“Civilization – why, it is a nervous disease,” joked Clarence King, 19th Sierra Mountaineer, geologist, and one of the brightest men of his generation. And then, on a more serious note — “I am convinced that science goes on and progresses at the expense of those absorbed in her pursuit. That men’s souls are burned as fuel for the enginery of scientific progress. And that in this busy materialistic age the greatest danger is that of total absorption in our profession…We give ourselves to the Juggernaut of the intellect.” Whereas what King wanted deep within his soul was more time to absorb the “sympathetic” side of nature. More time to sit on a rock and stare at snow-mountains.
“All good things are wild and free,” wrote the American Transcendentalist, Henry Thoreau.
“The depths of mind, the unconscious, are our inner wilderness areas, and that is where a bobcat is right now,” wrote American Beat Poet Gary Snyder. And he meant a bobcat that roams from dream to dream.
Does technology make life better — or merely more productive?
My mom told me once that my great-grandmother Bessie went barefoot as a young woman. She was an orphan. No-one would buy her shoes. Go back far enough, before the invention of moccasins and sandals, and our distant ancestors were always barefoot. Caves and overhangs offered shelter and some protection. But hunger and other needs forced them out into the forest. Curiosity and the joy of movement helped them overcome the pain of placing soft feet upon sharp rocks.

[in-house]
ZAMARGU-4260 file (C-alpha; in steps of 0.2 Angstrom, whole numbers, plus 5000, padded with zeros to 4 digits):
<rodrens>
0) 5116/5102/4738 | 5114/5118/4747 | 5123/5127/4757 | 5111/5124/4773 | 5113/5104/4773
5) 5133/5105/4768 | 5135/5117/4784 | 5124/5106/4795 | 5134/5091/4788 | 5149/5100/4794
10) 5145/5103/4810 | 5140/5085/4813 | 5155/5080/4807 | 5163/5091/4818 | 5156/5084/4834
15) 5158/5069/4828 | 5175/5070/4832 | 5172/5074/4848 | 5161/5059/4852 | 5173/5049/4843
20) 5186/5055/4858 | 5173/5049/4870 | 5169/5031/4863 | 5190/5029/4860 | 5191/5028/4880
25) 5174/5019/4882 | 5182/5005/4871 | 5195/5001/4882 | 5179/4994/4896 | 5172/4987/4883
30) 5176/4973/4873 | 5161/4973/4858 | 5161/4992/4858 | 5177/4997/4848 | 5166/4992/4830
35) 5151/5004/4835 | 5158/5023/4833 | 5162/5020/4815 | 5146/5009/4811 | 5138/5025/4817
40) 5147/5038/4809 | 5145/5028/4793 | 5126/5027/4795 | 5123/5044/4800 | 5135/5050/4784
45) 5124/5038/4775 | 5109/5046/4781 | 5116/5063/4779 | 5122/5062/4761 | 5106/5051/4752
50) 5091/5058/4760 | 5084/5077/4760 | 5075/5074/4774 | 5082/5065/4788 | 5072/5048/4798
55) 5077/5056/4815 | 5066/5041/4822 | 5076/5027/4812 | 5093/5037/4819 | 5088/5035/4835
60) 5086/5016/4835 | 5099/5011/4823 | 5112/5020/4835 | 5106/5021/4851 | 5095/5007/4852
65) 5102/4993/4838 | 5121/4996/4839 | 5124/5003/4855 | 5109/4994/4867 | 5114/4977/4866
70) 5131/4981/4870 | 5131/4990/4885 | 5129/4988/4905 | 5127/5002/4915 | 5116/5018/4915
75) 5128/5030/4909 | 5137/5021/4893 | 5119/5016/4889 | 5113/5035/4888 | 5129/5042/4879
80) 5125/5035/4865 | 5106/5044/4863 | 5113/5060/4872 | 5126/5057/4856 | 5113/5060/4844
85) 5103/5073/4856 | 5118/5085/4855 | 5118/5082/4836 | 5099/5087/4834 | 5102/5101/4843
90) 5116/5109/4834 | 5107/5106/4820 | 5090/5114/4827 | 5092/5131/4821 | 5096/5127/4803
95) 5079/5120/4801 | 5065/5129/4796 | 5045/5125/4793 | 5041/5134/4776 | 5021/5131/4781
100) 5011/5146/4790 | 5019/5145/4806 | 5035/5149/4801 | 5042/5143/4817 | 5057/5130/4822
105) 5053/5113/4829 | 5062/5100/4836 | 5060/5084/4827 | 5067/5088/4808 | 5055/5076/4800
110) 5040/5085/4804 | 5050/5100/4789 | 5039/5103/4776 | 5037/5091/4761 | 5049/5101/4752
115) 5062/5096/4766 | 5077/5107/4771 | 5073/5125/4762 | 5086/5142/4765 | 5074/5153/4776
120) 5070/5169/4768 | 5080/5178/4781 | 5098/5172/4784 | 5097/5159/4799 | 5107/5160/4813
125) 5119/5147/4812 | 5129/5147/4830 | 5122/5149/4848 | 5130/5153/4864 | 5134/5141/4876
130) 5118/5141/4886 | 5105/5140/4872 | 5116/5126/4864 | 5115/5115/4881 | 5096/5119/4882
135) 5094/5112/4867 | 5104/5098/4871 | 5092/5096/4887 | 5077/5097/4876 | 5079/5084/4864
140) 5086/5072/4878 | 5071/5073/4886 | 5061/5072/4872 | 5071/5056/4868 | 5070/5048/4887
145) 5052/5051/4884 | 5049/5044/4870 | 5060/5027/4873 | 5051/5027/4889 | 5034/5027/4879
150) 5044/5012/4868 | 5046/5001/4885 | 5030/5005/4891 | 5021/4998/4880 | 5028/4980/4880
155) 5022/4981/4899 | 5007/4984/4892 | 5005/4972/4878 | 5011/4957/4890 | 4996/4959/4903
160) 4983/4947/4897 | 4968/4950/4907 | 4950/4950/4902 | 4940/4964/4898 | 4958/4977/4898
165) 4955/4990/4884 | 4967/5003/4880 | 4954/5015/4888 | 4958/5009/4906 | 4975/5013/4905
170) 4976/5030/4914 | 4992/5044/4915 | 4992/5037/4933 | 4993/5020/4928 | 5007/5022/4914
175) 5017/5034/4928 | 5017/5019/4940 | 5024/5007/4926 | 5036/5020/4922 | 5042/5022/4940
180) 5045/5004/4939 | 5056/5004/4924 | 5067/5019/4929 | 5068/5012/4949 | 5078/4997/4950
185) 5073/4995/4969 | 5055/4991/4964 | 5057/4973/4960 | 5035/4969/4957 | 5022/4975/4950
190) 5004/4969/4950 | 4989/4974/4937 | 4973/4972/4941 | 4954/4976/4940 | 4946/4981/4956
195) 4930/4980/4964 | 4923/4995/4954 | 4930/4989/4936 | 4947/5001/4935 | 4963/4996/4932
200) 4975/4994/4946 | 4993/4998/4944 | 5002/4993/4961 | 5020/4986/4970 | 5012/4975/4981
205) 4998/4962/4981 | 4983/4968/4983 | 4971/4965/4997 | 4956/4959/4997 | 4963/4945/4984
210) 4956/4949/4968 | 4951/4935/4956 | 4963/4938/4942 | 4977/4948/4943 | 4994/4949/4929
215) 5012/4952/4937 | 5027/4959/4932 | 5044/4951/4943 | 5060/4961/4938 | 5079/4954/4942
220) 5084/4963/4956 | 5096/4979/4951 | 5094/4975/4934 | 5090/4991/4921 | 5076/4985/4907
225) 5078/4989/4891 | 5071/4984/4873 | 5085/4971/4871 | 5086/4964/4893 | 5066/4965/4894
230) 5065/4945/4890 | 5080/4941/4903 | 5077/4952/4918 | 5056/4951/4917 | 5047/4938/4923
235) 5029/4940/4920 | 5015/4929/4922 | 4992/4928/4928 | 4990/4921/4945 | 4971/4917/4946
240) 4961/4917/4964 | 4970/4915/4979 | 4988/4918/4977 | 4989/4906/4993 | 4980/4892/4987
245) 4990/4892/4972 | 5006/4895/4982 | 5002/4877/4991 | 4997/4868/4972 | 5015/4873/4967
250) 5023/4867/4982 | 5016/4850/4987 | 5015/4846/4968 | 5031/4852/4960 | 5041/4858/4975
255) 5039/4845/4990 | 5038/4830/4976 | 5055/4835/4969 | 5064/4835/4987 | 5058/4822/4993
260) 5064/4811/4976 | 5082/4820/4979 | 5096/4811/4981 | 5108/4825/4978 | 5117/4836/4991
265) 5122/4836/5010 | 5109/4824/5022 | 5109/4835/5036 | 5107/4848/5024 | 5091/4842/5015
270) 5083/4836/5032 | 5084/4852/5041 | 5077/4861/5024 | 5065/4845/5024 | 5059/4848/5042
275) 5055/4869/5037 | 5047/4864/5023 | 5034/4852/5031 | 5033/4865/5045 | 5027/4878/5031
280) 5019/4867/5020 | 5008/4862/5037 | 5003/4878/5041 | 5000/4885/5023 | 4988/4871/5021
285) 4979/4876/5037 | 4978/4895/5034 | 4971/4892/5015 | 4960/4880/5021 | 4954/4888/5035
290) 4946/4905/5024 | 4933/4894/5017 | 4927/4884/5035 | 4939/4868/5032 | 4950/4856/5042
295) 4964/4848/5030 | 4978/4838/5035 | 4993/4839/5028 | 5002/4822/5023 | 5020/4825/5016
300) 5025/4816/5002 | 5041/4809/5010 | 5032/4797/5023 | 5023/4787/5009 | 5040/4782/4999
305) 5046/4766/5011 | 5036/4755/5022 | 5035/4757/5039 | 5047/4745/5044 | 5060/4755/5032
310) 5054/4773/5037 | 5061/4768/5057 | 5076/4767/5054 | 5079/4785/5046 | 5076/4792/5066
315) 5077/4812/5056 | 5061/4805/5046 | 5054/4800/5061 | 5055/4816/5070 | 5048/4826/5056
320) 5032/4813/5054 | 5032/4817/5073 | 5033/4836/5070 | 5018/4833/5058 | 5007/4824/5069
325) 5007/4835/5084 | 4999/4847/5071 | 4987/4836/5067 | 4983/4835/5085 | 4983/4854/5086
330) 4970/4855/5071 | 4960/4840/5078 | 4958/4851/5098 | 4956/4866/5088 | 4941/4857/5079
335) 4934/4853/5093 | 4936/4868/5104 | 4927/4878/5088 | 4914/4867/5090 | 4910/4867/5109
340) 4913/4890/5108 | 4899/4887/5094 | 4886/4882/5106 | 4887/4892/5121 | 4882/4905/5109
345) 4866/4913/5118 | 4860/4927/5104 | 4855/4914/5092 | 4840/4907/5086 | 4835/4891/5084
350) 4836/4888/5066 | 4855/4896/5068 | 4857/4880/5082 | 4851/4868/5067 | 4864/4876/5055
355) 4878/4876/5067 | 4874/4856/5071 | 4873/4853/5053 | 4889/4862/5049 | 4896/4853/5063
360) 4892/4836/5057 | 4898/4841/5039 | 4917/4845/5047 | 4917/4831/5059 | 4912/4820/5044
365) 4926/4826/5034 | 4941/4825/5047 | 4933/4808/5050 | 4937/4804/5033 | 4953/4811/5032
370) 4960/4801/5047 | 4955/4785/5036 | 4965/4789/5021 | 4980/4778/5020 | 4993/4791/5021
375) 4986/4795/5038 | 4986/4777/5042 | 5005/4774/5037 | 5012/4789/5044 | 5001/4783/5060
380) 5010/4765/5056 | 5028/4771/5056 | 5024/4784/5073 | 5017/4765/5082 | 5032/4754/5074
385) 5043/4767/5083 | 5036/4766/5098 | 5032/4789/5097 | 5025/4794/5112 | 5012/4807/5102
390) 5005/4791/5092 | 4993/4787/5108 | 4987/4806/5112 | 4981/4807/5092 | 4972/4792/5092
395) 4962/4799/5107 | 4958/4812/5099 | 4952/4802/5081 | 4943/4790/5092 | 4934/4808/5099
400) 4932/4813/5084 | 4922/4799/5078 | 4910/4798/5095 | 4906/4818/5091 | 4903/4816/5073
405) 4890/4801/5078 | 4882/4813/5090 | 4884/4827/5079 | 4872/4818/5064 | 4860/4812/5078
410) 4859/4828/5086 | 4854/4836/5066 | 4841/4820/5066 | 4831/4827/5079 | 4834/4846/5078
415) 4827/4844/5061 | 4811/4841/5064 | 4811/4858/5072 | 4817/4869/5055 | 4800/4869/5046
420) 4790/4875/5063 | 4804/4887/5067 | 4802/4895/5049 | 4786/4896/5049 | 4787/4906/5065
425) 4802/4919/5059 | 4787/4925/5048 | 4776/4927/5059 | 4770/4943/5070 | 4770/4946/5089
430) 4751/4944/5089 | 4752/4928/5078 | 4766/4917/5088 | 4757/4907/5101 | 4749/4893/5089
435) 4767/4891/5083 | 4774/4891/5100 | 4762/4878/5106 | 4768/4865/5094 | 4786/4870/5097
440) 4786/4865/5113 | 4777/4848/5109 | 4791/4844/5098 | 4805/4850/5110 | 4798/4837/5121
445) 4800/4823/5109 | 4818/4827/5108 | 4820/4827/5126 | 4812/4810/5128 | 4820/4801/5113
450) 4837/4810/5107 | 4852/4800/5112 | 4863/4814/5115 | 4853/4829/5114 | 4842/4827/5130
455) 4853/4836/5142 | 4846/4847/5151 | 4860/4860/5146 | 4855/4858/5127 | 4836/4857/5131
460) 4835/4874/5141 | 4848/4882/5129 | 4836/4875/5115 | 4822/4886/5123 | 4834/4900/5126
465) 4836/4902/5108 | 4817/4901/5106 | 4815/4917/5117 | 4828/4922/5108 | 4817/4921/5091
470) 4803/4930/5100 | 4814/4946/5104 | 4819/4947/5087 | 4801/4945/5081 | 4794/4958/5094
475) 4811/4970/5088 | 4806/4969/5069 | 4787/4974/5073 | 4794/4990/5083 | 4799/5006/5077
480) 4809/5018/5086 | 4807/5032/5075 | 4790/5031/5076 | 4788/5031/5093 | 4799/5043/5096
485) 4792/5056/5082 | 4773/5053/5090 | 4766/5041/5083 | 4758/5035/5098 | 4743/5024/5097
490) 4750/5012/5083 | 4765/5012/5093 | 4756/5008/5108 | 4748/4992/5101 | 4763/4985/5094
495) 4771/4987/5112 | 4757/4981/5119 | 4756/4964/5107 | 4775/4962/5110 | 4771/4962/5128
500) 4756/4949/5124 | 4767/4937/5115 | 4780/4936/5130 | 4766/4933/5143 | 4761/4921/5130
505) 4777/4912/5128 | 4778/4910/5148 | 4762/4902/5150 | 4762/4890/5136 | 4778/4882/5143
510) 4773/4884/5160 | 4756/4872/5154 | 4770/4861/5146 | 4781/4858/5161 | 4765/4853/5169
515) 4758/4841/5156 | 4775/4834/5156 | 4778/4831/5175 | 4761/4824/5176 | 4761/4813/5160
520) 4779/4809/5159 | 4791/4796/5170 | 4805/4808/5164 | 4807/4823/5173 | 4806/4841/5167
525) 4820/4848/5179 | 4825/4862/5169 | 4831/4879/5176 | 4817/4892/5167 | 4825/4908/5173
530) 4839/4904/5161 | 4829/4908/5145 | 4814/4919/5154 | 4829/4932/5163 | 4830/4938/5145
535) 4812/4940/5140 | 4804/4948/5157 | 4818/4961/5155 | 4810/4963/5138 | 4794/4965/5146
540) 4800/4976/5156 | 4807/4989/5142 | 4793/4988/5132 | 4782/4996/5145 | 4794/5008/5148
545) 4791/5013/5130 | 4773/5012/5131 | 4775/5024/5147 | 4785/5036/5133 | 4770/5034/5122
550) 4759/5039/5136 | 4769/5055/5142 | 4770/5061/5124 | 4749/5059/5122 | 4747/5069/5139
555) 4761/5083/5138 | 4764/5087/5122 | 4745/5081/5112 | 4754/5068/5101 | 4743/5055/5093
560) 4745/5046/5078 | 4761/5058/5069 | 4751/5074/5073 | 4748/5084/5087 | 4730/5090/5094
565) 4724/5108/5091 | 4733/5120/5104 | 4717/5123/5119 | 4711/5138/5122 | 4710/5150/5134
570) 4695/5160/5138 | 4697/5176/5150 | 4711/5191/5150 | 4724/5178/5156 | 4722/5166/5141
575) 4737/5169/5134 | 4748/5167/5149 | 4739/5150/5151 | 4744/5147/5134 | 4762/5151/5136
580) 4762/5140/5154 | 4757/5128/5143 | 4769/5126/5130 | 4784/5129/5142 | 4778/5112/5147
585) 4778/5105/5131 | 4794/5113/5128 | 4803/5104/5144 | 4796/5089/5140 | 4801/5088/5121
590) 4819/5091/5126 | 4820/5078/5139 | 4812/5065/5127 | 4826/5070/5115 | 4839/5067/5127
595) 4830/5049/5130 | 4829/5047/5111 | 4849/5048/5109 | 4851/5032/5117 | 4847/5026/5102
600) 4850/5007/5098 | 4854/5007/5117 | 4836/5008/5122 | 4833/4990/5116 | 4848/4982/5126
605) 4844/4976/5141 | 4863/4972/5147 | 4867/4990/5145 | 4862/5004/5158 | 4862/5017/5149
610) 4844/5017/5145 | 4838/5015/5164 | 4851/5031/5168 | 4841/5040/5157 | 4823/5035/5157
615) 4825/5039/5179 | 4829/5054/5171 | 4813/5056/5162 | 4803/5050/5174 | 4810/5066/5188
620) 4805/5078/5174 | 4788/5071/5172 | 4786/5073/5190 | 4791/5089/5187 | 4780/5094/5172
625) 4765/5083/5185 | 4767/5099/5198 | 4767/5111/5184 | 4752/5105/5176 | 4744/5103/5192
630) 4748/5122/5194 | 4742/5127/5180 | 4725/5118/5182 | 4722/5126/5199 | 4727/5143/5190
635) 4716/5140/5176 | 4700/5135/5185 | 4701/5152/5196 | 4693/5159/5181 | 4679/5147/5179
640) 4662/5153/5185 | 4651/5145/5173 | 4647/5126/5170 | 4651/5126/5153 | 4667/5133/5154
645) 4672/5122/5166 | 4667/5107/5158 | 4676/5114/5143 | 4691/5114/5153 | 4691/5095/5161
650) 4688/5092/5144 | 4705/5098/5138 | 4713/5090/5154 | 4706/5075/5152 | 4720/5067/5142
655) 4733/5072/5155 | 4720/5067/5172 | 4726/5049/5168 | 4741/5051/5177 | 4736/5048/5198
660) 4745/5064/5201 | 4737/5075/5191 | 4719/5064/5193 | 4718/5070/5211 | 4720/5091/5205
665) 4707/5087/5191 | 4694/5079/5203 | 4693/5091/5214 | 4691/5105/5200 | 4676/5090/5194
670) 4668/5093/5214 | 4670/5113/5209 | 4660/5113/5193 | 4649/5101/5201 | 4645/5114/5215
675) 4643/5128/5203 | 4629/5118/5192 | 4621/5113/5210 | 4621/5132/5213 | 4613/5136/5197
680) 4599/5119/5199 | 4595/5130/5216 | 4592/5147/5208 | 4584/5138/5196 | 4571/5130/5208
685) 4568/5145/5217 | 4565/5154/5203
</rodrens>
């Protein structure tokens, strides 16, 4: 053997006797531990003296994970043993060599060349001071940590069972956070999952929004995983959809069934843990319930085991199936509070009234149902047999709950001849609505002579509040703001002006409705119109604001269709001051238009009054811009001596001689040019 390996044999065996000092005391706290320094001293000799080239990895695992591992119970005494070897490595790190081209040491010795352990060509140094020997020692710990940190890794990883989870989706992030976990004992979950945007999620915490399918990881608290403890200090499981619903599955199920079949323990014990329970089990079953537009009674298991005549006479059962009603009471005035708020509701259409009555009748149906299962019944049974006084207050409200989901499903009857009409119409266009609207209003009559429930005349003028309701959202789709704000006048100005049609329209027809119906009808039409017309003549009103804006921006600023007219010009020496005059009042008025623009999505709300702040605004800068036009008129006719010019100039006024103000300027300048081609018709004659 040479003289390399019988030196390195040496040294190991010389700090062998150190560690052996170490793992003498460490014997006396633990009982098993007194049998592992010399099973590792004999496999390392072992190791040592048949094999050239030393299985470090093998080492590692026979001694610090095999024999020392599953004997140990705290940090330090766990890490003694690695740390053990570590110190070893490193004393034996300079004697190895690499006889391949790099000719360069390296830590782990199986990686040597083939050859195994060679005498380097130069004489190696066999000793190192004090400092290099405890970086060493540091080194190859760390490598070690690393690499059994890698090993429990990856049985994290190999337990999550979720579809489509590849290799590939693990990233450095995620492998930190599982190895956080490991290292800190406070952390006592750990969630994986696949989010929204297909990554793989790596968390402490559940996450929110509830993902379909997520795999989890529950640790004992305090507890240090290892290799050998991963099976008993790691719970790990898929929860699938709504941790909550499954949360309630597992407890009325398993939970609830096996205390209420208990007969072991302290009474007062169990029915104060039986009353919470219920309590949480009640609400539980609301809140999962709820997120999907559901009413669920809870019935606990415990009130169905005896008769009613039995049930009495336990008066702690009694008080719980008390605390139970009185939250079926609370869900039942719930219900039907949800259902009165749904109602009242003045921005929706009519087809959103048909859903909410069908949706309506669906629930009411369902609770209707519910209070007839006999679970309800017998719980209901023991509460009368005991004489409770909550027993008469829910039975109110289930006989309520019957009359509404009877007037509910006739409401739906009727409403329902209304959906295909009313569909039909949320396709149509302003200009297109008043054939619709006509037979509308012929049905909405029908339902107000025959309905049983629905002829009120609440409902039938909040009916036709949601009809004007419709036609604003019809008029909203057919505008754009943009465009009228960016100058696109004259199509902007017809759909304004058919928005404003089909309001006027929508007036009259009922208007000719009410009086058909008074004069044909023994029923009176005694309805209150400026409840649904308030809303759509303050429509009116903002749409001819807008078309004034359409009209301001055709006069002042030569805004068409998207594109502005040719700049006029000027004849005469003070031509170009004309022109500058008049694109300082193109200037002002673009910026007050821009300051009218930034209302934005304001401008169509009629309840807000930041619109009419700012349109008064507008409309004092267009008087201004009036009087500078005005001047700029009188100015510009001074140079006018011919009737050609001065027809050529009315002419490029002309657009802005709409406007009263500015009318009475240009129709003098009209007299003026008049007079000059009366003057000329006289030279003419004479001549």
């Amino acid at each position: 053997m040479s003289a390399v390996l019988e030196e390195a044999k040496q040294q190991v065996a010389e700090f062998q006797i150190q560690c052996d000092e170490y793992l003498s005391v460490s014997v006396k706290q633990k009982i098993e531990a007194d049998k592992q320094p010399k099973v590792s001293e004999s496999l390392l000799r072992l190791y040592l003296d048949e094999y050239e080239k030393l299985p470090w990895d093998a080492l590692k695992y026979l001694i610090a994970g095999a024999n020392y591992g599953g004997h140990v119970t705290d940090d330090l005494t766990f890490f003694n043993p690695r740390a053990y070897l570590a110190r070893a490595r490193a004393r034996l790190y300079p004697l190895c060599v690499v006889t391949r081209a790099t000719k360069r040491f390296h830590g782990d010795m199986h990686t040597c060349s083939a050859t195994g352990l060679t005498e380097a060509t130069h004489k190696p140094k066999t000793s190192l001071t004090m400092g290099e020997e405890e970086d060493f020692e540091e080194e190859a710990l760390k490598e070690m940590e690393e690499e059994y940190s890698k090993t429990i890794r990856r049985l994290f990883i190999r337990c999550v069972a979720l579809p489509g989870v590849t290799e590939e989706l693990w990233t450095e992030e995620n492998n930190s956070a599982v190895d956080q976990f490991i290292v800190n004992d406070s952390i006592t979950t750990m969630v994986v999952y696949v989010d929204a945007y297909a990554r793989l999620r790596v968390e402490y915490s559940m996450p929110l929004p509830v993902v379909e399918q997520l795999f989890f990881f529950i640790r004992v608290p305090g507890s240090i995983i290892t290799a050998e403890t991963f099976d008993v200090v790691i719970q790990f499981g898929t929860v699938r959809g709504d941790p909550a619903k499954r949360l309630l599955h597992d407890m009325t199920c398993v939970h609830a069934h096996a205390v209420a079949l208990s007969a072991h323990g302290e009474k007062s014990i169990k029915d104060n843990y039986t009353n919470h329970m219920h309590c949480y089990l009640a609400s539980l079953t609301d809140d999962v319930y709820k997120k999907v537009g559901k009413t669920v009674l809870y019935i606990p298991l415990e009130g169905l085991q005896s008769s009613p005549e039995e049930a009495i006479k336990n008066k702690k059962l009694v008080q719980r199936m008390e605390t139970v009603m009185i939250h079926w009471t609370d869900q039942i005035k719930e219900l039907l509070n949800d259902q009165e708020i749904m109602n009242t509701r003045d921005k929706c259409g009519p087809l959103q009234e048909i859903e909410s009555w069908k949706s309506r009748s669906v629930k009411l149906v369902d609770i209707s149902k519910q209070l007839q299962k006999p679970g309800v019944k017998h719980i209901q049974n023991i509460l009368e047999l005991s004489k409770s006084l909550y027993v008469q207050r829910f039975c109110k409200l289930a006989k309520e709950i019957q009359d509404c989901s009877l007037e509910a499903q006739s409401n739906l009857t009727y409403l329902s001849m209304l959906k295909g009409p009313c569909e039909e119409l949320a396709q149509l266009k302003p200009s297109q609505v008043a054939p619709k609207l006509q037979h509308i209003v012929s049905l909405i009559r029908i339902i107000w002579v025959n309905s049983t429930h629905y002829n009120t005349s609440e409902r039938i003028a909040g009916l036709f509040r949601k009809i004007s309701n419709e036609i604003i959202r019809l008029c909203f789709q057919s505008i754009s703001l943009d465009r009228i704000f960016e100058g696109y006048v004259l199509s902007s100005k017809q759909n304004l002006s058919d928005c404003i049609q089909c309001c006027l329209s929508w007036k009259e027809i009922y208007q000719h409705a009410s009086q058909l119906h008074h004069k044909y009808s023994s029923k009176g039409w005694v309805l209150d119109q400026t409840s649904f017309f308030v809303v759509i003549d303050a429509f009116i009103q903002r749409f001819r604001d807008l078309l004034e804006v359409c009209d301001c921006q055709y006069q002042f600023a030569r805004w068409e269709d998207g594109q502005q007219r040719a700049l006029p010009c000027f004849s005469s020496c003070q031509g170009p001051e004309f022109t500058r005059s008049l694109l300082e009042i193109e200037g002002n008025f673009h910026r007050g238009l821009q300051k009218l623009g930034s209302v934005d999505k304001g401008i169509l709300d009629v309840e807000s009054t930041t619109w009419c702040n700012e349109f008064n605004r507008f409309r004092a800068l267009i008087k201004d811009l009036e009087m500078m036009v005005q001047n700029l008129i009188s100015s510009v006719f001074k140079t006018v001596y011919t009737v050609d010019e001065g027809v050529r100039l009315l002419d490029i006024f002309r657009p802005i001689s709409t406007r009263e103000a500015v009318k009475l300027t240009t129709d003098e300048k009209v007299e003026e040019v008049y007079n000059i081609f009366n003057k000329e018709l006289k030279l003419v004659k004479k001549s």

Moving barefoot was the original human mindfulness.
Then someone created moccasins (or sandals), which allowed people to move more easily. Go faster. Cover long distances. Hunters became more lethal. Brought home more game. People grew stronger. Had more children. The population multiplied. And the hunters began to deplete the herds. So now they had to travel farther in search of prey. On these journeys, they felt the fatigue of exertion. In their aching muscles. In the rasping of their breath. So, the slow, painful act of walking barefoot was transformed into the fast, painful act of moving in footwear. Life was not better, for one source of pain was replaced by another. There were, however, more people alive. And maybe they lived longer.